Study Coordinators: Clinical Trials’ Unsung Heroes
by Mackenzie Gignac
Enrolling in a clinical trial can be an intimidating idea for some who are seeking treatment for their medical condition. However, there is actually a hidden benefit for those who feel courageous enough to enroll.
Clinical trials are run with the help of study coordinators. These coordinators are assigned to be the middleman between the patients, doctors, and the pharmaceutical company sponsoring the trial drug. Study coordinators help guide patients throughout the whole trial and guide them through all of their care, from the start of the trial to finish.
‘We monitor their progress closely, from the moment they get on the trial to the moment they come off,’ says Anupa Dey, who works in the clinical haematology unit as clinical trial coordinator at St. Vincent’s Hospital in Melbourne. ‘Other standard of care options don’t really have a coordinator touching base with them as frequently.’
Patients are seen much more frequently throughout a clinical trial than they would be on a standard care chemotherapy option. Because of this study coordinators are able to build a closer and more unique bond with their patients.
‘We see the patients once a week, so we can really focus on their concerns,’ says Dey. Study coordinators allow the patients to receive close to instant feedback about their worries. ‘If a patient brings up a side effect with me, I am able to get in contact with the doctor immediately instead of them having to wait a month.’
This kind of instant feedback can help to relieve anxiety and provide comfort for patients as they know they have an extra professional providing an additional layer of support. Often study coordinators provide direct lines of communication to their patients to allow their patients to come to them with any concerns, ‘they have our numbers and email addresses, so that way we can stay in close link with each other,’ says Dey. ‘We do build that bond with them, so they feel like they can trust us and tell us things.’
This kind of close connection with the patients is one of the reasons Dey says she enjoys her line of work. ‘I love working with the patients because you feel like you’re making a positive impact on somebody. You do see a lot of lives changing which is fantastic,’ she says.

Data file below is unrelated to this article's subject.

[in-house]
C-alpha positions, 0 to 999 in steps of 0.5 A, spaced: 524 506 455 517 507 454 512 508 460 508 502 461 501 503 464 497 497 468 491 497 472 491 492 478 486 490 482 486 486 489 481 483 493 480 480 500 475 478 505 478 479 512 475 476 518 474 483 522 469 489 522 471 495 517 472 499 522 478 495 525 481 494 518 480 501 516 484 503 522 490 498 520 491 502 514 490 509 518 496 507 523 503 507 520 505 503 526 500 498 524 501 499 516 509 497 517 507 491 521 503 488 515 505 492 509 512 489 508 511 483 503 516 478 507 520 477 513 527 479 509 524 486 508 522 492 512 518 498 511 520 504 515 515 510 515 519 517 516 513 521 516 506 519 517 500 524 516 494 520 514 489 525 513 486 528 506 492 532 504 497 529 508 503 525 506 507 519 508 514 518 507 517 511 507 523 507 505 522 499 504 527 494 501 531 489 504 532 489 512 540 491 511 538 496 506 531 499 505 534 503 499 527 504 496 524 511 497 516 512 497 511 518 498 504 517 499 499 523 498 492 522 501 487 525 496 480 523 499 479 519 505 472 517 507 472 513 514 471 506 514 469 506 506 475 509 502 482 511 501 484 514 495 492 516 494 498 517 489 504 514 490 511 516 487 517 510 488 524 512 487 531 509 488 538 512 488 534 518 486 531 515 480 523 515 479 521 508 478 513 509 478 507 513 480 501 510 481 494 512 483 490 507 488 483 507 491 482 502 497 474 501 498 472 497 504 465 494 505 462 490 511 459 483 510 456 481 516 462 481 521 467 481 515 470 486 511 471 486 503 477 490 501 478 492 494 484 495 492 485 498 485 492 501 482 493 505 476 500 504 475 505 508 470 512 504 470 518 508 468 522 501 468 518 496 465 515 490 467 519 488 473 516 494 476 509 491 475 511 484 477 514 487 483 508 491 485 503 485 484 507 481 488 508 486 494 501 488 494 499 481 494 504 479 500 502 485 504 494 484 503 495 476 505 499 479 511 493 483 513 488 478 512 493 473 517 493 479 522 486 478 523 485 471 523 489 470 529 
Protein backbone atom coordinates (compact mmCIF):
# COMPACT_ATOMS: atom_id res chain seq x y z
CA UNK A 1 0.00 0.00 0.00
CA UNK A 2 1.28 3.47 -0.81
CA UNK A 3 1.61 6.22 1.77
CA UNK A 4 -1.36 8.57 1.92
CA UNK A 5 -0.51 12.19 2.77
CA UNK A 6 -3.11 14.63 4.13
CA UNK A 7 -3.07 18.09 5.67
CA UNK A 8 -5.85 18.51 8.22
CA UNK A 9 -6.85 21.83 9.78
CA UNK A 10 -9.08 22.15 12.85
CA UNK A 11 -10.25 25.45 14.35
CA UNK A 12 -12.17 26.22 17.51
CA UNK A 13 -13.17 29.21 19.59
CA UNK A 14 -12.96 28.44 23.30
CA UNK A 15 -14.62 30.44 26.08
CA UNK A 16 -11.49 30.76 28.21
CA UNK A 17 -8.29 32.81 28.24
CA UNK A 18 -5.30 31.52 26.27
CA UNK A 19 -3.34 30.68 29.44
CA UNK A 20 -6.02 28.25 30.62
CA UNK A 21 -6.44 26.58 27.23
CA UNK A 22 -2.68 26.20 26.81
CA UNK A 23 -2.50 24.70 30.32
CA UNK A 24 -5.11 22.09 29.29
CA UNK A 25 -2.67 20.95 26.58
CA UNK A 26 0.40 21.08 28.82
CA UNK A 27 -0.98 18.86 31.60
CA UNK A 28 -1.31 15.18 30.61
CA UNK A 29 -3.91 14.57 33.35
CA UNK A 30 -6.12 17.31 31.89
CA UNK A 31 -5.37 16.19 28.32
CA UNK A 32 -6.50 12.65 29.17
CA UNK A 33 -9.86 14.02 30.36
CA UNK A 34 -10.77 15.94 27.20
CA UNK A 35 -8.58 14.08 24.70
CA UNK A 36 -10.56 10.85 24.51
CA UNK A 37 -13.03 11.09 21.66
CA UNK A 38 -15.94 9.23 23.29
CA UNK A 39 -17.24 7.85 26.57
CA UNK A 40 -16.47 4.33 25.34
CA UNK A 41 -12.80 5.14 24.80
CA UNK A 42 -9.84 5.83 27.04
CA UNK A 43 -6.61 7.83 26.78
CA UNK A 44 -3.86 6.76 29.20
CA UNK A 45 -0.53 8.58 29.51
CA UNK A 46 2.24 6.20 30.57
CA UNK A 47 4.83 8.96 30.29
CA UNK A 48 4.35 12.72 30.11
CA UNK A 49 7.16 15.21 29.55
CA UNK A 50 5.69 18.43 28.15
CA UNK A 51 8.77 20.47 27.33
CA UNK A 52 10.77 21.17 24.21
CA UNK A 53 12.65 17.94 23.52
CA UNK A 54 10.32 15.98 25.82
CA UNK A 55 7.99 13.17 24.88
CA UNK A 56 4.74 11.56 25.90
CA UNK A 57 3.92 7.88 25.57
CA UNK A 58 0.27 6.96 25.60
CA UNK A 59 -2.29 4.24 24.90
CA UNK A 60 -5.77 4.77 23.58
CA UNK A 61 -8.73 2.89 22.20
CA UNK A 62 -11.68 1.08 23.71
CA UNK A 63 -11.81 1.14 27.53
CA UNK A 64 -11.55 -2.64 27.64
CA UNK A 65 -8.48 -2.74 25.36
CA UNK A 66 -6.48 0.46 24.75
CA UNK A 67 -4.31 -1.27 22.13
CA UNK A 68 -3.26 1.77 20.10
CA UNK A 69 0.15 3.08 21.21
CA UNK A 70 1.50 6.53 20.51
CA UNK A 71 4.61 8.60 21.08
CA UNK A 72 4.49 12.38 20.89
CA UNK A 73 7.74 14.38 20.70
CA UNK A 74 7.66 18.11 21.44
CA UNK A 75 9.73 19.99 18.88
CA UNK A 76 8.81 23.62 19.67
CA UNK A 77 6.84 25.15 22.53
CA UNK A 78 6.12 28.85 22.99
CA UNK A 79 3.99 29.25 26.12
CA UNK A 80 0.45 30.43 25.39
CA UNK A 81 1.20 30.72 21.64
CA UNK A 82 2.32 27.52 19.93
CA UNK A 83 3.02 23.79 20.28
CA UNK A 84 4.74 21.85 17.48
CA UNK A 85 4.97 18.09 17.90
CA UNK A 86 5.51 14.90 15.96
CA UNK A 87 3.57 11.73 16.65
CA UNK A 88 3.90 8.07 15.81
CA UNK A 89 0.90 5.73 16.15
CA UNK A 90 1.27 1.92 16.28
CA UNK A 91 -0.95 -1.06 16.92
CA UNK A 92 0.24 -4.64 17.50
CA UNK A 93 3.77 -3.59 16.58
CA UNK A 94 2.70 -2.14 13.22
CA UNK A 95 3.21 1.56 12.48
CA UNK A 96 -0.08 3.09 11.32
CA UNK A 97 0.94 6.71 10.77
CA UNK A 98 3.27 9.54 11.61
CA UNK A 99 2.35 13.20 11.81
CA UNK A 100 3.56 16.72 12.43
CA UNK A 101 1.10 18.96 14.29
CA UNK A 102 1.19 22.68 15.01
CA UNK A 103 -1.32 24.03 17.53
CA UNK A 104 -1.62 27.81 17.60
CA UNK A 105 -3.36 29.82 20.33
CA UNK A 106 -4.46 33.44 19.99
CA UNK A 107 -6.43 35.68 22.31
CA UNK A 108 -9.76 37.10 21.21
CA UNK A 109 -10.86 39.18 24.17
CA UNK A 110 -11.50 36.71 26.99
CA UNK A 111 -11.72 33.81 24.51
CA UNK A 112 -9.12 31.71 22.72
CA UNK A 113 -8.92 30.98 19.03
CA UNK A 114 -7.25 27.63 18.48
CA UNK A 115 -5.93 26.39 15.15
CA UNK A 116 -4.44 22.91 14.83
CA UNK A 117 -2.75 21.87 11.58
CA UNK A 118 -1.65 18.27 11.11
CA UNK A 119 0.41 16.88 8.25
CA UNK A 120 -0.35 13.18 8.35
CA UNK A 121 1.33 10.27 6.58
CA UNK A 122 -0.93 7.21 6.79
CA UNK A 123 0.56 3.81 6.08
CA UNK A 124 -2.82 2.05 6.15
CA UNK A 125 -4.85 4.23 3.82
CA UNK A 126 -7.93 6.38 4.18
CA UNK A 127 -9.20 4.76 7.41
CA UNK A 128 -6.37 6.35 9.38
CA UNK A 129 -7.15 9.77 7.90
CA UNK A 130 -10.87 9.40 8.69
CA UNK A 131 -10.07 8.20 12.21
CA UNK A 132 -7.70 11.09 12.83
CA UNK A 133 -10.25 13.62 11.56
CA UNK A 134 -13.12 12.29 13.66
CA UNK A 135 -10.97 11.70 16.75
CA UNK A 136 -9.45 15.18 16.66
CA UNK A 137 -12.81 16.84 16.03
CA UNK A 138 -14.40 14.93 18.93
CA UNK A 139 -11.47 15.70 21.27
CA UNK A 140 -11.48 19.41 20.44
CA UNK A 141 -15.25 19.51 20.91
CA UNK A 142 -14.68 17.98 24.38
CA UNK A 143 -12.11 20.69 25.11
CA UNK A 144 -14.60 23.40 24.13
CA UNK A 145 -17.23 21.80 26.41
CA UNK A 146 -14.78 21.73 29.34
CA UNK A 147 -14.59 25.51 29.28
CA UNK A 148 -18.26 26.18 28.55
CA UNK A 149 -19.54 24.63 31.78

Dey says another positive aspect is getting to work firsthand with new cutting edge drugs that will shape the future of care for patients. ‘Clinical trials have a massive impact on changing the treatment landscape of cancer in general. I love that aspect of it.’
Clinical trials that study coordinators work on help to improve the current treatment options for patients. In the trials that focus on cancer treatments, these trials study new targeted therapy options.
‘Normal chemotherapy doesn’t discriminate between normal and cancer-inducing cells,’ says Dey. Traditional chemotherapy often leaves patients dealing with a lot of side effects, but the treatments that are being studied now have reduced side effects by focusing on more targeted therapy. ‘Targeted treatment specifically targets the cancer-inducing cells which means less side effects such as nausea, hair loss, things like that,’ says Dey.
Additionally, these targeted therapies are being tested now so they can be listed on the pharmaceutical benefits scheme in the future. Currently, they are not widely available for medical use. However, this is one of the benefits of choosing to enroll in a clinical trial.
‘Being on a clinical trial gives you access to medications you wouldn’t otherwise have access to,’ says Dey. ‘That’s a win for the patient, because they are getting something with hopefully fewer side effects.’
Enrolling in a clinical trial is a good option for multiple reasons, ‘There are a lot of benefits to a clinical trial, it’s not just a novel drug, it’s also everything that comes with it, especially from a support perspective,’ says Dey.
Aside from monitoring and reporting their progress in the hospital, study coordinators also manage the care of their patients in other ways. ‘We do everything from arranging their taxis, to organising their accommodation, to their reimbursements for travel,’ says Dey.
Additionally, a lot of times patients are unaware that there are additional third-party support options for them. ‘It can be so daunting not having that support,’ says Dey. She says that organisations such as the Leukemia Foundation or the Red Cross offer support services for those in need.
Along with doctors, study coordinators take a patient-centered approach to their work. ‘As a coordinator, almost all the coordinators have a passion for clinical trials and really invest their time in helping the patient they have,’ says Dey.
‘I see my role as study coordinator as giving the patient access to something they otherwise wouldn’t have access to. It’s a privilege to work with the patients and to hear their stories.’